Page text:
OK - it's time for a reward if you made it this far. The rest of this post will make strong emphasis on the male posterior regions, all of it ingeniously related to Lully.

Unfortunately, at the age of 53 Lully's influence with the king evaporated when he was caught in a scandalous affair with Brunet, a very young male "music page" being trained in the royal service and living in Lully’s household. Brunet was exceptionally handsome – and known for the appeal of his shapely back side. Although he was not prosecuted, Lully was forced to break off the relationship, and he lost his standing at court. Ultimately the king had to abandon him as a friend, and two years later Lully was dead.

A ditty was sung about this time, and it goes like this:

One day Cupid said to his mother,
“Why am I not wearing any clothes? 
If Lully sees me naked,
My backside will be lost.”

Well, it rhymed in French: “sa mère” (his mother) with “derrière” (backside).

Brunet was carted off to a monastery, where he was regularly beaten by the monks. He received more lenient treatment, however, in exchange for coughing up names of other homosexuals, especially when one of the names he divulged was the son of the chief of police.

It seems this inspired another little ditty:

Monsieur de Lully is all worked up
To see his little Brunet beaten up.
He’s jealous that a Priest
Now gets to sample Brunet’s derrière
(if you get my meaning).

It all rhymes in French, trust me.

Although homosexual activity was a capital offense in seventeenth-century France, a large number of the nobility at Versailles, including the king's brother Philippe*, formed a homosexual subculture, and Lully was in the thick of it. While the king disapproved of homosexuality, he loved his brother and was unwilling to exile, or otherwise punish, these nobles. At the same time, pressure was exerted by Louis's wife, Madame de Maintenon, and her priest to rid the court of homosexuals.

*Philippe I (Duke of Orléans) was a ferocious warrior and an enthusiastic and stylish drag queen. He rode into battle wearing women's dresses, high heels, lipstick and makeup.  I'm not kidding.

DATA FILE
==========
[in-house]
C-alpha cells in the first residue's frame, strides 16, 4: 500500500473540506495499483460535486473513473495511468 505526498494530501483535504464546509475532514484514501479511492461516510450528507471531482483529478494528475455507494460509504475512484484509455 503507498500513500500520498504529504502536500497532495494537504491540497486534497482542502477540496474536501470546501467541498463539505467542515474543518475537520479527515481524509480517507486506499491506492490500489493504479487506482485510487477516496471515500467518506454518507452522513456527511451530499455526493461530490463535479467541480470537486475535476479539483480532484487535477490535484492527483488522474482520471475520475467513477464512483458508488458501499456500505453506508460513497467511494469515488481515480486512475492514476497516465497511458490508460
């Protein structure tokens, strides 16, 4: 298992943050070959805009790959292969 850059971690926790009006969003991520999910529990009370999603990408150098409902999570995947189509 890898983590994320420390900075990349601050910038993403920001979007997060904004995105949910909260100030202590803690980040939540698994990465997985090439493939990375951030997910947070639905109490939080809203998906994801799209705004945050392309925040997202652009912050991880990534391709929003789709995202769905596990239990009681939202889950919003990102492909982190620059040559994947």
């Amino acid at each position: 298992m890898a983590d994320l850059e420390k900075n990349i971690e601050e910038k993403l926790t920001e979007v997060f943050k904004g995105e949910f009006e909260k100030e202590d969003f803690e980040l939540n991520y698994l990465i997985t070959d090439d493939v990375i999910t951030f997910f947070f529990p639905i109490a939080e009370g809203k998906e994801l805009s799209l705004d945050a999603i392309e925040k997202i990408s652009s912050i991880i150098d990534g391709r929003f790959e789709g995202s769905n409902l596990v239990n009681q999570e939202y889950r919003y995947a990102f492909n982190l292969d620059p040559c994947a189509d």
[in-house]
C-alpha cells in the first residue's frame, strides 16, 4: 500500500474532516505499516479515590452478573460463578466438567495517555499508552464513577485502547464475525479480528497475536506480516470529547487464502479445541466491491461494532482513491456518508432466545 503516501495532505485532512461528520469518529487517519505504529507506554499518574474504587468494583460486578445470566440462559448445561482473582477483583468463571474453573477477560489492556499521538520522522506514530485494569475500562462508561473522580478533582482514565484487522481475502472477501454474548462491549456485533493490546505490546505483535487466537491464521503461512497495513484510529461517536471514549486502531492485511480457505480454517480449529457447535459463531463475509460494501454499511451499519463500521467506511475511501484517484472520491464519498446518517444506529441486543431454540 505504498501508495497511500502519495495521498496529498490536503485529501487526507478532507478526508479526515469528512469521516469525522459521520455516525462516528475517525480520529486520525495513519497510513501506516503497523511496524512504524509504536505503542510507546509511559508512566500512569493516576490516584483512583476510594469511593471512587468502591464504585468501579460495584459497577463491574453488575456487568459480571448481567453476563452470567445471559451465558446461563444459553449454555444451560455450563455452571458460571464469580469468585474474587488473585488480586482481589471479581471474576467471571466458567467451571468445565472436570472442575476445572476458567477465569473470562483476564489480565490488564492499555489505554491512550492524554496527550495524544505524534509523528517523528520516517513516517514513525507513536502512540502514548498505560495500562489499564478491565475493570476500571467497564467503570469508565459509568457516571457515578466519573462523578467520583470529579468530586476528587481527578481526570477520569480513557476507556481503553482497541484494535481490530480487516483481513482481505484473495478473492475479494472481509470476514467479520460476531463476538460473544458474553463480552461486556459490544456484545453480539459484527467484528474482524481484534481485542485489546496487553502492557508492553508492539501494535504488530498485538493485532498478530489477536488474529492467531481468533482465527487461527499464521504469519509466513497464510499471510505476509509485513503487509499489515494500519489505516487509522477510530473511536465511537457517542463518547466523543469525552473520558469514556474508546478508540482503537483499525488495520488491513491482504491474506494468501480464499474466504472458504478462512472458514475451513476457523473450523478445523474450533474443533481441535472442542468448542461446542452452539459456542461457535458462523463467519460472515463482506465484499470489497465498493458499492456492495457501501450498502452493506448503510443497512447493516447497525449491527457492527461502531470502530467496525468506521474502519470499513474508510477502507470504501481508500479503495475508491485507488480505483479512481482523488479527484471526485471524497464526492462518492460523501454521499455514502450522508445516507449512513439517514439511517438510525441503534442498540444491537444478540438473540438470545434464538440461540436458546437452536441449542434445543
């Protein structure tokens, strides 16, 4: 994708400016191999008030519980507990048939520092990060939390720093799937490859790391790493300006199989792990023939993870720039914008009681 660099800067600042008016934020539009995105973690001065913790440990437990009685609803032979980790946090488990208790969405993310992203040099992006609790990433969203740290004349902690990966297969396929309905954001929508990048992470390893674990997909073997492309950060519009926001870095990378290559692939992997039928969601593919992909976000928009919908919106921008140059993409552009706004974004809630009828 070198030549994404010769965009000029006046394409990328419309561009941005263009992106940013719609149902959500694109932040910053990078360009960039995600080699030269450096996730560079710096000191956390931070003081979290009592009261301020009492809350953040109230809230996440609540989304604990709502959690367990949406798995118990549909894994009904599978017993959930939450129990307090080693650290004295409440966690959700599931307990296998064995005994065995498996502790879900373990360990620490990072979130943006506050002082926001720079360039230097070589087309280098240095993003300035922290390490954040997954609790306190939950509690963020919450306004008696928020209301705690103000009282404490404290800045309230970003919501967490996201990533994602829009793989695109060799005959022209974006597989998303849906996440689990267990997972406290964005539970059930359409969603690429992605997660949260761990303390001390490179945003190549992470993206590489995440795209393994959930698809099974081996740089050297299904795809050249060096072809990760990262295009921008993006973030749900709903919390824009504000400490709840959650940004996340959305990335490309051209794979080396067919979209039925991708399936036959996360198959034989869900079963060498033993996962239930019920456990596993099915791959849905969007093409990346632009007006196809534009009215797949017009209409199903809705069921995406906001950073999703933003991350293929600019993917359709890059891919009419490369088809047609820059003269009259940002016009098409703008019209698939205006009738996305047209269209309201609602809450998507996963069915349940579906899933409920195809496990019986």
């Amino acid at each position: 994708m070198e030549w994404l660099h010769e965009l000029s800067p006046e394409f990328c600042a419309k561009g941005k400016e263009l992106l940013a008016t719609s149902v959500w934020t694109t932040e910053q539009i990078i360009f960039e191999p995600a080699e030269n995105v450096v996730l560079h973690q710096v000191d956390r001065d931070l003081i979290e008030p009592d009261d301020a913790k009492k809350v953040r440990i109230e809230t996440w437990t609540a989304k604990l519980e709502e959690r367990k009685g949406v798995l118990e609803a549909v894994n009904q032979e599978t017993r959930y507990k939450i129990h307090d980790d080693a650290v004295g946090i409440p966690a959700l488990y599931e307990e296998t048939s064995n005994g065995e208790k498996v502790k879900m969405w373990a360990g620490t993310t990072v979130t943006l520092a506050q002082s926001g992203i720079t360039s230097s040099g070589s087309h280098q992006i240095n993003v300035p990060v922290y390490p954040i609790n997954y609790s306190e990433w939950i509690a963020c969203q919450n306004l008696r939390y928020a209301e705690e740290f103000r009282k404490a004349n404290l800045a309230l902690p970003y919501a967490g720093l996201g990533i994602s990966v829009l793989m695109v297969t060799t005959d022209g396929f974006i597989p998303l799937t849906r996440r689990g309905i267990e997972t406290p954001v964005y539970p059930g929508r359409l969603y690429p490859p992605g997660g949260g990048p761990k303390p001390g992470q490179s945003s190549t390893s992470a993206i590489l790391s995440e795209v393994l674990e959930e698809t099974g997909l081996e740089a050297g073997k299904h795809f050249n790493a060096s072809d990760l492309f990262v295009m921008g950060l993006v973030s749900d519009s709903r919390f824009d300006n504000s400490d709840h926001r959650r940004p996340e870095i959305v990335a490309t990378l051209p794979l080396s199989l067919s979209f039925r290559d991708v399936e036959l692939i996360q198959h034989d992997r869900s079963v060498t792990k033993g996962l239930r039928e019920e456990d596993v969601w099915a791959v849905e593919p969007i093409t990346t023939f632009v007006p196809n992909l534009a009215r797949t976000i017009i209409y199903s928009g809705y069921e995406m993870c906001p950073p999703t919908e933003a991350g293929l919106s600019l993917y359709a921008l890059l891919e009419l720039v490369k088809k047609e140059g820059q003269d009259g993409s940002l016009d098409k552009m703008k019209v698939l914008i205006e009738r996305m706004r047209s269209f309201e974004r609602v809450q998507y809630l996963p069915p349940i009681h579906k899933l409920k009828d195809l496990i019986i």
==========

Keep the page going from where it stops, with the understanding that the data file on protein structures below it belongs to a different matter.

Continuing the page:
On January 8, 1687, Lully was conducting a Te Deum in honor of the king’s recent recovery from illness. He was beating time by banging a long staff against the floor (as was the common practice at the time before hand-held batons became the norm), when he struck his toe, creating an abscess. The wound turned gangrenous, but Lully refused to have his toe amputated, and the gangrene spread, resulting in his death three months later. He died an extremely rich man, the owner of five Parisian houses, two country estates and vast sums of cash. All three of his sons – Louis Lully, Jean-Baptiste Lully fils and Jean-Louis Lully – also had musical careers at the French court.

The best butt in Early Music performances these days:

Even if you don’t fancy this music, hit the pause button and have a lingering look at the male singer’s posterior at the 1:19 mark (screen capture above). For the record the tenor performing the role of Perseus (son of Zeus) here is Cyril Auvity. I know of few images more likely to result in converts to French Baroque opera, an acquired taste, in my opinion. Note: the kind director has Persée (Perseus) hold this enticing pose for a full 23 seconds. The frontal pose (my God, those tights are revealing) at the 3:31 mark satifies, as well. By the way, Auvity is French Early Music’s “It” Boy these days. I like the duet singing at the 4:19 mark, but you won’t be interested in that. Nevertheless, check it out – go for some high-brow voyeurism!

One of the comments about this YouTube video:
“le ténor chante très bien – dispose également d'un beau cul”